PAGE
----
This is an article from University World News, an online publication that covers global higher education. It is presented here under an agreement with The Chronicle.
China's Ministry of Education has released a new plan to boost the role of universities in advising government, including setting up special university-based centres and think-tanks to carry out research for ministries and contribute to policy-making.
It will mean that university research departments, particularly in the social sciences, will not only carry out theoretical research but will also look at research application and gear some research more closely to government decision-making processes.
The new plan, published by the ministry this month, is also aimed at raising the standards of China's think-tank research, to match overseas consulting firms and think-tanks.
Many international advisory companies have boosted their China research in recent years and are very active in advising businesses in China. Even Chinese companies are beginning to turn to overseas research groups in economics, finance and foreign policy, which is of concern to the government.
Investment in some Chinese university-affiliated think-tanks is being doubled or tripled and the international engagement of many is being stepped up "as part of the soft power dimension of China's rise", said James McGann, director of the Think Tanks and Civil Societies Program at the University of Pennsylvania in the United States.
"In China in the last three years there has been a surge of interest which is explosive in terms of the amount of money and effort going into think-tanks.
"But the real acceleration has occurred in the last year," said McGann, who authored a recent analysis on China's think-tanks for Indiana University's Research Center for Chinese Politics and Business.
Chinese President Xi Jinping's spoke of building "new think-tanks with Chinese characteristics" in April 2013, and repeated this during a Communist Party policy meeting last November when he stressed the importance of building modern think-tanks as a "national strategy".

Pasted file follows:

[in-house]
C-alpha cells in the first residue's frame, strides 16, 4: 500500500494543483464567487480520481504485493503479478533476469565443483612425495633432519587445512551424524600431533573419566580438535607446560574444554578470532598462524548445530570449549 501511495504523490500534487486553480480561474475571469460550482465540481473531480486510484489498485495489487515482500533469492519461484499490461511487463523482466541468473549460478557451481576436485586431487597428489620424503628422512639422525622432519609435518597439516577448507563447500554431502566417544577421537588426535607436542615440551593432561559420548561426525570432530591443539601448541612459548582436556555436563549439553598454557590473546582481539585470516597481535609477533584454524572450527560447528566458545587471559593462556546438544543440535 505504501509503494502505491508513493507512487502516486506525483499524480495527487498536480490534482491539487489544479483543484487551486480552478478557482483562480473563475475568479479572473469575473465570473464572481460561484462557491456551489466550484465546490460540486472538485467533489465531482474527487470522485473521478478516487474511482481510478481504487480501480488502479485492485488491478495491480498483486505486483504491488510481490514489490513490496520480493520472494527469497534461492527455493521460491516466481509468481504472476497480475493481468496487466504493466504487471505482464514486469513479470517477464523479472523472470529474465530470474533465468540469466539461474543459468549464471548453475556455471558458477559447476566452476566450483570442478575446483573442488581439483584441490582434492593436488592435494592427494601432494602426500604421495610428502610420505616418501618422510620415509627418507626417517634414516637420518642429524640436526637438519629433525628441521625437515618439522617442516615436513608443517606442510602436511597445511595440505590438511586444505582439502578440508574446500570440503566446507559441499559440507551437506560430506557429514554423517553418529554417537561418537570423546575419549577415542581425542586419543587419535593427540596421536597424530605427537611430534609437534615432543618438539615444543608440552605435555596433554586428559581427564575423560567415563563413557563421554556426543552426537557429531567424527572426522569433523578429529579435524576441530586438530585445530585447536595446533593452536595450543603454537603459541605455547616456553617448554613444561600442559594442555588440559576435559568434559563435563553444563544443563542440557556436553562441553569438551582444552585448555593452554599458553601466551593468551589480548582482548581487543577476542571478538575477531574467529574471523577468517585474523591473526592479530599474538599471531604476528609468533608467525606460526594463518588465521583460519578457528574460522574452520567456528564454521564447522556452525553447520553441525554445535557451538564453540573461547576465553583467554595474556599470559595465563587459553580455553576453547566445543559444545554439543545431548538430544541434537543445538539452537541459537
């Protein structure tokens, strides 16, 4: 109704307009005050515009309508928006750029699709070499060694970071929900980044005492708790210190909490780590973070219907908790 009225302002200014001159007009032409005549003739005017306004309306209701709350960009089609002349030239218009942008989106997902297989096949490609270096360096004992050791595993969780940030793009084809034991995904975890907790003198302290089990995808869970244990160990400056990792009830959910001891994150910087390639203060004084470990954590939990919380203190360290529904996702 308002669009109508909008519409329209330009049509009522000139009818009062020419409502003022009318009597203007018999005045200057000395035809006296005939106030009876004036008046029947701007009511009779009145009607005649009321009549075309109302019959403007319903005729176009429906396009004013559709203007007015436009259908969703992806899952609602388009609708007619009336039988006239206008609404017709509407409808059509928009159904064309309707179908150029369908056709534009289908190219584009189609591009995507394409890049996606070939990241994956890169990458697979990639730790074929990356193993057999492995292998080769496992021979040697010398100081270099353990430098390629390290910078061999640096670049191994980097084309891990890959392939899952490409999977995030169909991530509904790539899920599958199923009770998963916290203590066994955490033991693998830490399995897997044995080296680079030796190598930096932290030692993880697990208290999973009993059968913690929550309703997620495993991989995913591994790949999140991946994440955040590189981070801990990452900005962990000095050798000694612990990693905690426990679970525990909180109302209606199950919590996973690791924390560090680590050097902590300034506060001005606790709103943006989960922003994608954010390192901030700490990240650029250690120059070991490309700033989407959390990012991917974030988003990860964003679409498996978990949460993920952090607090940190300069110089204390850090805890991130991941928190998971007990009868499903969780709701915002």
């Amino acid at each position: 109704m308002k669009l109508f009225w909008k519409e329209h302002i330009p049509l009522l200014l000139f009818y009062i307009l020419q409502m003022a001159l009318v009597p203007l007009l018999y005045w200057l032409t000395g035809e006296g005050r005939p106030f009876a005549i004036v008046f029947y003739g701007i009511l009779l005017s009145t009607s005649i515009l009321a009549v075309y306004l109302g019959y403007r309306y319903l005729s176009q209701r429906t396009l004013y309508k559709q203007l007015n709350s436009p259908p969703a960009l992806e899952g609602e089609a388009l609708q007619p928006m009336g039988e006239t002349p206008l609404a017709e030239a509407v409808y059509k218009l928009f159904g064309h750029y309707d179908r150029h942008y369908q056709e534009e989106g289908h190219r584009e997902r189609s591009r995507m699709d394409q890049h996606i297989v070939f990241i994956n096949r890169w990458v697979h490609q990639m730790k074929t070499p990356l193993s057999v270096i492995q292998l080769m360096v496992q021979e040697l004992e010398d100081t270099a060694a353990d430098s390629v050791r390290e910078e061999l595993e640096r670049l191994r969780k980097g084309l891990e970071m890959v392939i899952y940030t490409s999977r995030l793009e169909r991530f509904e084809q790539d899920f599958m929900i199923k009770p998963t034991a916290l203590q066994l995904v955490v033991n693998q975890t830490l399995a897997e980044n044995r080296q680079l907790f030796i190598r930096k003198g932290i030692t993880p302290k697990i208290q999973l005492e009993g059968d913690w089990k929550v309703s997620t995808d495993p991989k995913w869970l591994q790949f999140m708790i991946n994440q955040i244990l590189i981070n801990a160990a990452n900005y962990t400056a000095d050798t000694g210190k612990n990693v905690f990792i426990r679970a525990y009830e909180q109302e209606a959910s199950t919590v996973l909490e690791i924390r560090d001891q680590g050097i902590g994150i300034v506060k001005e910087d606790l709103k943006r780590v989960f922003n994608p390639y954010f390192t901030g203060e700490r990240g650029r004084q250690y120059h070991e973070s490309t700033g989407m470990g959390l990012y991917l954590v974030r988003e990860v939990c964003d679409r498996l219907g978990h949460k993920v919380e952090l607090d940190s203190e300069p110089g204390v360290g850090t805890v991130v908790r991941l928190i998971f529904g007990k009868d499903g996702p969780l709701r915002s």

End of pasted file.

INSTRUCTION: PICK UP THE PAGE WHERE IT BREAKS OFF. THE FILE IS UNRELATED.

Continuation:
Since Xi's April 2013 statement new think-tanks have emerged, often led by former politicians or military chiefs but also by top academics.
Notably, last December the elite Fudan University in Shanghai set up the Center for China Development Model Research to study social and economic policies.
Tsinghua University analyst Zhu Xufeng, who has written several books on China's think-tanks, said Xi's backing signals an awareness that stronger critical thinking is needed to support the leadership as it faces complex social, economic and environmental challenges.
The policy support Beijing needs from think-tanks will increase, "leading to a new phase of growth for think-tanks in China", Zhu predicted.
A report by the Think Tanks and Civil Societies Program put the number of think-tanks in China as of August of last year at 426, compared to the United States' 1,828. The Chinese Academy of Social Sciences is one of the country's top think-tanks, with more than 3,000 scholars and researchers.
The Chinese government understands that "think-tanks have potential that is national and global and they need to invest in them", McGann told University World News. "The delicate problem the leadership faces is how to bring about change in the country, without challenging the political system."
A Ministry of Education report released on 7 March said Chinese universities participated in about 600 projects for national ministries and provided 1,600 consulting reports for the government between 2008 and 2013. Additional reports were provided by the military.
But policy on how to communicate with university-based think-tanks is still evolving.
"China's think-tanks are still at a growth stage, and there isn't a sound mechanism for their participation in the making of public policy," Quan Heng, a researcher with the Think-tank Research Center at the Shanghai Academy of Social Sciences, or SASS, told the official China Daily newspaper.
A China Economic Weekly report last August noted that generally, provincial governments and Communist Party committees have policy study offices, provincial development research centres and decision advisory committees, which all come before local social sciences academies in consulting over policy-making.
"The social sciences academies are sometimes marginalised in the decision-making process," it said. That appears to be changing.
In the past think-tanks had a very low impact on policy, said Pascal Abb, a research fellow at the Hamburg-based GIGA Institute of Asian Studies in Germany.